I have heard people use this story to justify making religion – faith – a private affair – the things of God belonging to God and the things of the world being entirely separate and outside the faith sphere – the things of Caesar. But I think that that is a wrong reading and not what Jesus intended his audience, then or now, to take from it. Jesus world was one where there was no separation at all between the civic and the religious worlds – all things were under God. And that is the challenge in his answer “Give back to God what is God’s and give back to Caesar what belongs to Caesar” for in the end everything belongs to God. So Jesus understands that those around him, and us today, have to live in the world, but because we look to and for the Kingdom we must challenge government when it does not act justly. and to seek good government for all people.  To deny the flourishing of all who are human, is to cease to worship God, and to cease loving our neighbour as ourselves. It is to side with empire, and with the nation, when it has become Caesar-like. I add the nation itself here, because we can see very clearly that nations aspire to a level of flourishing for their own people that they deny to other peoples; in fact, we currently flourish as a nation at the expense of other nations, and our policies on aid and immigration often reflect that, and racism and inequality are remnants of our own history of empire.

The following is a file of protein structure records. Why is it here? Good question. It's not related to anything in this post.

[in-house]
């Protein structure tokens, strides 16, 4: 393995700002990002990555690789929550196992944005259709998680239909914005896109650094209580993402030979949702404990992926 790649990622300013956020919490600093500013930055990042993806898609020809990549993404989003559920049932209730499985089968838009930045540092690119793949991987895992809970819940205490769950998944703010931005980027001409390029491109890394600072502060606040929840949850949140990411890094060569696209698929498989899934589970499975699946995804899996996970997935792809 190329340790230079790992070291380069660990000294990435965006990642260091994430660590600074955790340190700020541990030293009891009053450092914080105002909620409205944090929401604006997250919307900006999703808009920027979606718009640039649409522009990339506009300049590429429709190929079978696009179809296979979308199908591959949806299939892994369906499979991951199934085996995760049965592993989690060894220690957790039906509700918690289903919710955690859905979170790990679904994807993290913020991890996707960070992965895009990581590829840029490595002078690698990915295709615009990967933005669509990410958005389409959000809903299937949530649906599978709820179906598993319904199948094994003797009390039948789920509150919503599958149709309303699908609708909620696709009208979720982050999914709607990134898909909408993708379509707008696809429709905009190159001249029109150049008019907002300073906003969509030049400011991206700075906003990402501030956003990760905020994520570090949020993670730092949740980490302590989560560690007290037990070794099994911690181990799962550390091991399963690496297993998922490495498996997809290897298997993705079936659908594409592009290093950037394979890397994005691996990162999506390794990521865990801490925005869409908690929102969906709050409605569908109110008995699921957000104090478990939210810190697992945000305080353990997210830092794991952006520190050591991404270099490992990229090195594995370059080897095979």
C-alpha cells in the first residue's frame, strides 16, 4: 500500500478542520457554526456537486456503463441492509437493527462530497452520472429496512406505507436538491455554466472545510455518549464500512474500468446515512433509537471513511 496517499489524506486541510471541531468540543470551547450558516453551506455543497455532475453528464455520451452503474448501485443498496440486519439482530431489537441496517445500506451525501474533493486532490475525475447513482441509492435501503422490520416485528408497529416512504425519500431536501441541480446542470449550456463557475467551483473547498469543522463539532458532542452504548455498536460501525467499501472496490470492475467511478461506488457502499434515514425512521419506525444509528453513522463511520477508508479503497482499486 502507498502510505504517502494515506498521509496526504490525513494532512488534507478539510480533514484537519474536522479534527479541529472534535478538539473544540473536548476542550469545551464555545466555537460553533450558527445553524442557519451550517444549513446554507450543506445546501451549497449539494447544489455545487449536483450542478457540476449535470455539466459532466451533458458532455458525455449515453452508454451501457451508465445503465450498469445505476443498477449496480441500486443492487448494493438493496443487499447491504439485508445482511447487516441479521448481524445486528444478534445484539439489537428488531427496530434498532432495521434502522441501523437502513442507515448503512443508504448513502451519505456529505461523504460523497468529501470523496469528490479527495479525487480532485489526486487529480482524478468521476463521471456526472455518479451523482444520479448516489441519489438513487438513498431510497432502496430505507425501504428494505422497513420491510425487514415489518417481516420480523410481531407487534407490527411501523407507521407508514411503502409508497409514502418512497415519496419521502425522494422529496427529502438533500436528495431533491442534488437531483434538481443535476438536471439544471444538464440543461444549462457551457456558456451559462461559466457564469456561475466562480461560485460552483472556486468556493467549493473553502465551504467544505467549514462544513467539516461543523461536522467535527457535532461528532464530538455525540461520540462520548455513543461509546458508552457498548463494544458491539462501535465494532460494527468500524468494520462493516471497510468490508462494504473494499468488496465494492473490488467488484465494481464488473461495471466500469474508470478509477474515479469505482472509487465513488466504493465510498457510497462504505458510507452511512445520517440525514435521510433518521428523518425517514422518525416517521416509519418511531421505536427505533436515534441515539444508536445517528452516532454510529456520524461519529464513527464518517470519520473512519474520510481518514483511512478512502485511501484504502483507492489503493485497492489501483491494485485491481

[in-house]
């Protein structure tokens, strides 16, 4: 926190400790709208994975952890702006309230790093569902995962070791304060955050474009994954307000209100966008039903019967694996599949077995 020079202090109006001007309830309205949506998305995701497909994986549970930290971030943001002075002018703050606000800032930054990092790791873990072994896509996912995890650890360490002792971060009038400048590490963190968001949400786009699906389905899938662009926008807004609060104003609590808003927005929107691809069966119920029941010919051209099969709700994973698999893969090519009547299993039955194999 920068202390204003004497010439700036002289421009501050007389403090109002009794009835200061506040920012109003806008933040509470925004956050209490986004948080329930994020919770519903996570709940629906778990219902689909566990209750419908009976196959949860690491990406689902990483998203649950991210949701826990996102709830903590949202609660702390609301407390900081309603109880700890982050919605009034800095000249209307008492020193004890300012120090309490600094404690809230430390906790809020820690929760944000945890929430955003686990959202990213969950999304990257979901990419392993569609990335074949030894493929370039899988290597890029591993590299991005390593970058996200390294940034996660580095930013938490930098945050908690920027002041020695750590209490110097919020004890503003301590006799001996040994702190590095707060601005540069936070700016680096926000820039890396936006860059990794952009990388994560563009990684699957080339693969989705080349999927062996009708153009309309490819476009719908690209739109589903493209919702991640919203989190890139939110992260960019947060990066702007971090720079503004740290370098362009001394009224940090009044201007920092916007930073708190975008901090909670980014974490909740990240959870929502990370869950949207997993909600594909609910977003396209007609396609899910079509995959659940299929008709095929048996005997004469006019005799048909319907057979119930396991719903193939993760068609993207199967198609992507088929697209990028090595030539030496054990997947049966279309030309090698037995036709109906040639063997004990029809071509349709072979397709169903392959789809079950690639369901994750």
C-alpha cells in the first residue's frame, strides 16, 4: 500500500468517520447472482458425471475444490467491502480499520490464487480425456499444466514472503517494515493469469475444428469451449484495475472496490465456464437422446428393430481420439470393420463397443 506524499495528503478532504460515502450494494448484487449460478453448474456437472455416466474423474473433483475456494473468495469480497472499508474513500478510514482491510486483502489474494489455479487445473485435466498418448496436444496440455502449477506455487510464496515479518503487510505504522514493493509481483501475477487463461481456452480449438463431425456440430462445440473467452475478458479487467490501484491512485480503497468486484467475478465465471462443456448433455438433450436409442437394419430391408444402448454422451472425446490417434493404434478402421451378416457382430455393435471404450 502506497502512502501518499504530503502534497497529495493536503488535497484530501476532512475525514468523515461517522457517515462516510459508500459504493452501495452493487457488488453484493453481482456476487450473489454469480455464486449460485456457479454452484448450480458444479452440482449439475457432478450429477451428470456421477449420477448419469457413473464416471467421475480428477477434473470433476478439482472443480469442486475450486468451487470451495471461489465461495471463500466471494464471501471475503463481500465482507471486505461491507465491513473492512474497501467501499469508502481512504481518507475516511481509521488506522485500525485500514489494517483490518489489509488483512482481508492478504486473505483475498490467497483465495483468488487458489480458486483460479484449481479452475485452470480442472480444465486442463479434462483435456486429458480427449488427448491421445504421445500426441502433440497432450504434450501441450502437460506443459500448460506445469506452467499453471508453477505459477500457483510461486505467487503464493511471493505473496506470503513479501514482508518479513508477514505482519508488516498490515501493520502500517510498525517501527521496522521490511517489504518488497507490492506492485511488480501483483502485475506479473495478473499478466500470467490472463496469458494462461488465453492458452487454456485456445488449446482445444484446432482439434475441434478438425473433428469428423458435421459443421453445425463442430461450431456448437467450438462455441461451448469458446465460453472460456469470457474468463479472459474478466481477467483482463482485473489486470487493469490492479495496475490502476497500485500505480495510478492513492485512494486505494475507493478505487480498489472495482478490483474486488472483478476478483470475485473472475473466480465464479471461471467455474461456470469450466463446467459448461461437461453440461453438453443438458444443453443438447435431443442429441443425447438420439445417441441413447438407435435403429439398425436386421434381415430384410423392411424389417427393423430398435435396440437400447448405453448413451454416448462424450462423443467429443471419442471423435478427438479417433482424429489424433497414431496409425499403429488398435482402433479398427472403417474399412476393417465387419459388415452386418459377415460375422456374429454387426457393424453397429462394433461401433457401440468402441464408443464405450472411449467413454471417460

And just as the Pharisees were afraid of Jesus teaching about love, the church as an institution has often been afraid of it too. Historically we have done to the poor and those who struggle with drug or alcohol dependency rather than being with them and embracing them in our churches. We have meted out judgement along with charity and not in a constructive way. We have walked the way of power rather than the way of justice and of love.

So when Jesus says “give back to God what is God’s” he is inviting us to give back to God all of our lives – missional discipleship is not a new idea! George Herbert in hymns reminds us

Seven whole days, not one in seven, I will praise thee;  and

Teach me, my God and King, In all things thee to see,
And what I do in anything, To do it as for thee.

Jesus is saying live in your society, be part of your church fellowship but every day look for both of those to reflect kingdom values.  Bill Loader says

If everything is God’s, then in all things I will seek God’s will and that will entail measuring all things, including governments, by the vision Jesus has given us of God’s rule or kingdom. God’s compassion knows no bounds, so it will always be an irritant to regimes which stifle it and it will stand in conflict with oppressors, whoever and wherever they are.

So let us be an irritating church! One which lets the transforming love of God affect all our living – our relationships our budgeting, our prayers, our community, our congregation. Even in a time such as this, we can act as agents of God’s love and grace. Continue to take an interest in the world beyond the pandemic. Even in lockdown we can be neighbourly (at an appropriate distance!), we can write to our MPs raising issues of justice and equality,  we can encourage those initiatives support others, we can rejoice at the signs of God at work in the world, we can pray. So let us remember that all things belong to God and take to heart the words of Paul: Therefore, I urge you, brothers and sisters, in view of God’s mercy, to offer your bodies as a living sacrifice, holy and pleasing to God—this is your true and proper worship. Do not conform to the pattern of this world, but be transformed by the renewing of your mind. Then you will be able to test and approve what God’s will is—his good , pleasing and perfect will. (Romans 12 1+2).


The flower is Streptocarpus Marion.